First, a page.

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County jail improvements made

Update on new partnerships, initiatives

San Diego County Sheriff’s Department

Sheriff Kelly A. Martinez begins her term with a commitment to improving jail conditions. In 2022, under her leadership as the Undersheriff, several improvements were made.

Her focus is to continue making much needed improvements to county jails that will incorporate renovations to aging facilities, adding staff to support the current workforce and existing programs, as well as anticipated changes and opportunities that will improve healthcare and reduce recidivism.

Throughout 2022, the following improvements were made:

Accountability and partnerships

The Sheriff Department's Critical Incident Review Board reviews all in-custody deaths. CIRB expanded its responsibilities to include reviews of natural deaths that happen in county jails.

Acting Sheriff Martinez and Director Paul Parker of the Citizen's Law Enforcement Review Board signed a Memorandum of Understanding that for the first time allowed trained CLERB staff to respond to death scenes related to in-custody death incidents and deputy-involved shooting cases where death occurs or is likely.

The Sheriff's Department created a Correctional Healthcare Workgroup. This marks an unprecedented partnership between the Sheriff's Department and the County Health and Human Services Agency. The workgroup was formed to study best practices in Correctional Healthcare. This collaboration between Sheriff’s and HHSA personnel and outside consultants will study best practices and provide recommendations for implementation to the Sheriff. Those recommendations will incorporate continuum of care models for individuals pre-custody, in-custody and post-custody, reducing community care impacts.

In early 2023, the Sheriff's Department will partner with the Department of State Hospitals to implement the Early Access Stabilization Services Program. The State of California has created an EASS program where mental health providers will support county jails to treat individuals who have been deemed incompetent to stand trial and are awaiting placement in an inpatient psychiatric bed in a DSH facility or a Jail-Based Competency Treatment Program.


It is a top priority of the Sheriff to fill vacant jail staff positions and to retain current employees by offering new incentives, such as increased pay for working night shifts.

A Certified Nurse Assistant position has been added to the Sheriff's workforce. These nursing assistants will support registered nurses and licensed vocational nurses and allow them to focus on other duties related to caring for people who are housed in Medical and Psychiatric Stabilization Units. The Sheriff's Department will add the new job classification of mental health case management clinician to further support healthcare goals.

Medical and mental health care

To further streamline and organize the Sheriff's jail healthcare, a five-year initial term contract with Naphcare was initiated. This contract consolidated the contracts into one, with Naphcare providing medical and mental health service within our facilities. The contract provides additional staff and services on an as-needed basis and ensures individuals in our custody are evaluated and treated in a timely manner.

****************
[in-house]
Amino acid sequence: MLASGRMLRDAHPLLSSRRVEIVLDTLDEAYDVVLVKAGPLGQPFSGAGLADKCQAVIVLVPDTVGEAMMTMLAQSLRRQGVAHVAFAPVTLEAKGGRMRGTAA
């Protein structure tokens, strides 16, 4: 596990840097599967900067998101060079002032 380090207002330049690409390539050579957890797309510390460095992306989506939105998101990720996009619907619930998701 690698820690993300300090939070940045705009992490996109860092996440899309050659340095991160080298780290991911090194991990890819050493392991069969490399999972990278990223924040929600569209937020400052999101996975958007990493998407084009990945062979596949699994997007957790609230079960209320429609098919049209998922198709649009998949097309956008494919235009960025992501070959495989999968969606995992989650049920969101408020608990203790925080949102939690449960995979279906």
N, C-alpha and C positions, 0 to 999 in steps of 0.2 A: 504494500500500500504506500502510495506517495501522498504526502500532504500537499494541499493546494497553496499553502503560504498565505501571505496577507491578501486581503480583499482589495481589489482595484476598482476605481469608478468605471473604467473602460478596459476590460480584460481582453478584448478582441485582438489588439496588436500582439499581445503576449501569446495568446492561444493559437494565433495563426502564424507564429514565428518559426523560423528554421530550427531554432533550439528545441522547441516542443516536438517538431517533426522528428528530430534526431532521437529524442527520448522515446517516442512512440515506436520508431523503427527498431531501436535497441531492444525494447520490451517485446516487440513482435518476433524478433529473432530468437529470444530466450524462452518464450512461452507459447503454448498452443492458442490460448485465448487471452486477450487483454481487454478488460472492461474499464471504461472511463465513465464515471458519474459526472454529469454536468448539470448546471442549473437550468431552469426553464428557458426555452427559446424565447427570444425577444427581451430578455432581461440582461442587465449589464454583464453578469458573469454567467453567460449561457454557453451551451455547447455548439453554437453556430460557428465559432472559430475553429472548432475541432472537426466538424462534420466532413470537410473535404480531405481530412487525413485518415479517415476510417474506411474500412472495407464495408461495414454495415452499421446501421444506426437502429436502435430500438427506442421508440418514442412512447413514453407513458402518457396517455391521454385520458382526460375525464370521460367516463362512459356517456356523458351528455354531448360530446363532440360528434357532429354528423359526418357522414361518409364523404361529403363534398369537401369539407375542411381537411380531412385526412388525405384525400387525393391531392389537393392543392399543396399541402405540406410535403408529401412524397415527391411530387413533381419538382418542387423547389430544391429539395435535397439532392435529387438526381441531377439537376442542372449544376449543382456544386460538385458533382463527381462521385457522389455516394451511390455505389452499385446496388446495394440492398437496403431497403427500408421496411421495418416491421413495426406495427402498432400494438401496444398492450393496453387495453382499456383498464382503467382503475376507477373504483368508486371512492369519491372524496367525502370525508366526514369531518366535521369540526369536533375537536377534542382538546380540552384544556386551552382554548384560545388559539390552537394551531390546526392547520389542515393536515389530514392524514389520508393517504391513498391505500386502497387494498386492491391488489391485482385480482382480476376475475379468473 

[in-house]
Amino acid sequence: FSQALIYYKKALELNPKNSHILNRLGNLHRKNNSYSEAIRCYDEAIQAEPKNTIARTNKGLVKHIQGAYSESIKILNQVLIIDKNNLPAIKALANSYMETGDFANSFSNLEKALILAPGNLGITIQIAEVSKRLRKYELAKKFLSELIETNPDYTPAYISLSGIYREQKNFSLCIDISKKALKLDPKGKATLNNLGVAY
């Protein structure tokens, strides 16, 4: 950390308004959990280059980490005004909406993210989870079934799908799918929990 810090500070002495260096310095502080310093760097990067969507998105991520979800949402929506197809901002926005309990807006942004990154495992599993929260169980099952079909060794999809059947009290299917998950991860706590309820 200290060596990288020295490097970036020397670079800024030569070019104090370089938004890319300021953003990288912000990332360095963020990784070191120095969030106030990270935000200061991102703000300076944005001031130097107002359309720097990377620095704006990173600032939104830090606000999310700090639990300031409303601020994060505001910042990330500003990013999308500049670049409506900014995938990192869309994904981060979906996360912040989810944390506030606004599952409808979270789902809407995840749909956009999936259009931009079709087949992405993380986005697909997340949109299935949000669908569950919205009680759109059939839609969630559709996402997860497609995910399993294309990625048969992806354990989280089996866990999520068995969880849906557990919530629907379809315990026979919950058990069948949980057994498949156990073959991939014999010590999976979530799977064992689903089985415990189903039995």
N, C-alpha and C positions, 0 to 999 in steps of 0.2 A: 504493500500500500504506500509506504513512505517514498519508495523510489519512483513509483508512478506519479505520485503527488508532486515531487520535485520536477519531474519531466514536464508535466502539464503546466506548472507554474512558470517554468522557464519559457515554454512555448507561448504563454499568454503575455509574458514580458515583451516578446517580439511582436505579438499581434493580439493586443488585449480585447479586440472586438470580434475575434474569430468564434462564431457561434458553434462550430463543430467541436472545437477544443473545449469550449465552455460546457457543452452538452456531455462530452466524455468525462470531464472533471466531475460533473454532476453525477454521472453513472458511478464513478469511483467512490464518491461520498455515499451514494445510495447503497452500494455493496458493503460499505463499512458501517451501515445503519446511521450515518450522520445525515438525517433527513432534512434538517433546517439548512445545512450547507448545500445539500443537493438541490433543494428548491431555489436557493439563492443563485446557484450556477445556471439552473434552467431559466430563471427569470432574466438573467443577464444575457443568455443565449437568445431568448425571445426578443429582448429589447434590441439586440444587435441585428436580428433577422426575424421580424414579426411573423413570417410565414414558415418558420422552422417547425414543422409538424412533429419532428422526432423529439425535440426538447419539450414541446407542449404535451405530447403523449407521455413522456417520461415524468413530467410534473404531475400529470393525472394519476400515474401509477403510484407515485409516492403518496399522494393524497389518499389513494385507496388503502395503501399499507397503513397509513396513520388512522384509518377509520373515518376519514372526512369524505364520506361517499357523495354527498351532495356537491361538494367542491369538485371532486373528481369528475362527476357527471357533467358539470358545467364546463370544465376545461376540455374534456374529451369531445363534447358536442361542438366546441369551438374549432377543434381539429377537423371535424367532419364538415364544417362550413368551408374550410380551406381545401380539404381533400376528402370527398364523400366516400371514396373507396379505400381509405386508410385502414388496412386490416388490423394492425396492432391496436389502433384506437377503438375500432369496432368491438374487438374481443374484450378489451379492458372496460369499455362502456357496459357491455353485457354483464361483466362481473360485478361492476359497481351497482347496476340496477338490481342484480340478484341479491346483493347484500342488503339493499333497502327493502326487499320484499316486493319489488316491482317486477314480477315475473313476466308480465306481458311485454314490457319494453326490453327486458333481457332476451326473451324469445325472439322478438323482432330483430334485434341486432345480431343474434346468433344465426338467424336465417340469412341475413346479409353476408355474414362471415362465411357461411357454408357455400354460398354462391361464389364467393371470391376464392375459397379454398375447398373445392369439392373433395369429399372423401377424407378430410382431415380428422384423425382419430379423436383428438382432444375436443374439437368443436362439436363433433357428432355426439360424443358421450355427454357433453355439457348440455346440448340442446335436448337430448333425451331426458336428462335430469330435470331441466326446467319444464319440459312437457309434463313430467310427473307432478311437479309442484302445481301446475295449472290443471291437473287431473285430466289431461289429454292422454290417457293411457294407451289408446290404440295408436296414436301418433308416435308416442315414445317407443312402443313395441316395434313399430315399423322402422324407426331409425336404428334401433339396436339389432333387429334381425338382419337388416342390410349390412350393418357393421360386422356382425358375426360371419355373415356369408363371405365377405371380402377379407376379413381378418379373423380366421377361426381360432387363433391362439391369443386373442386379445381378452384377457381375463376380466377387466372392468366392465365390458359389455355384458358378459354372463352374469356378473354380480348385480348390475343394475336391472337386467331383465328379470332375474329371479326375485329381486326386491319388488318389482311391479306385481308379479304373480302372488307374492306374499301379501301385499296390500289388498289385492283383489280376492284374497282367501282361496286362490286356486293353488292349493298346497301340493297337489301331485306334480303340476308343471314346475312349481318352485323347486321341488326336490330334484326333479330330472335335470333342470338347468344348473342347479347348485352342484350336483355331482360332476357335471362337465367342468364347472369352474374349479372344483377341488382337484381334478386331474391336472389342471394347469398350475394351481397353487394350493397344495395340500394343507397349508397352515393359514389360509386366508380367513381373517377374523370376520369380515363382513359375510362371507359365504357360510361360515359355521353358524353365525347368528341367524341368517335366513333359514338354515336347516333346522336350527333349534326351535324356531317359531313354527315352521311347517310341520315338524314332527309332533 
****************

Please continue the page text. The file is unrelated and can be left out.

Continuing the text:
The contract expands our ability to offer in-house specialized services. Additionally, this partnership has helped standardize policy/practice review and implementation. The Sheriff's Department has started revising policies and procedures with the intent of implementing them into jail operations in early 2023.

With the assistance and guidance of Naphcare, we anticipate beginning the National Commission on Correctional Health Care accreditation in January 2023 with estimated accreditation taking place in late fall 2023.

By contracting with Naphcare, we have increased our access to medical and mental health care. These changes allow jail medical staff to initiate or continue medications sooner by accessing StatCare, a telemedicine provider, when a provider is not on-site and a consultation is needed. This system is used to reduce wait times for medical and mental health requests when appropriate.

The partnership with Naphcare has allowed the Sheriff's Department to share pharmacy records via Sure Script to minimize the amount of time patients go without their prescribed medications. These assessments help ensure proper identification of healthcare needs and the ability to provide follow-up care in a timely manner.

Mental health clinicians, psychologists, psychiatrists, and psychiatric technicians now have access to Cerner Community Behavioral Health, an electronic records system that facilitates their review of patient records while assisting with community care coordination.

The implementation of a medication-based detoxification program for opioid and alcohol withdrawal was the beginning of a Medication-Assisted Treatment Program for in-custody individuals suffering from substance use disorder. Those participating in the detoxification program are offered counseling and behavioral health services on a broad scale.

The MAT Program will expand in January 2023, with a small, focused treatment program, complete with in-depth group counseling and behavioral health services. The goal is to continue the growth of this program with the introduction of CalAIM (California Advancing and Innovating Medi-Cal), which allows us to partner with community providers on continuing care for those intent on recovering from substance use disorder upon their release from custody.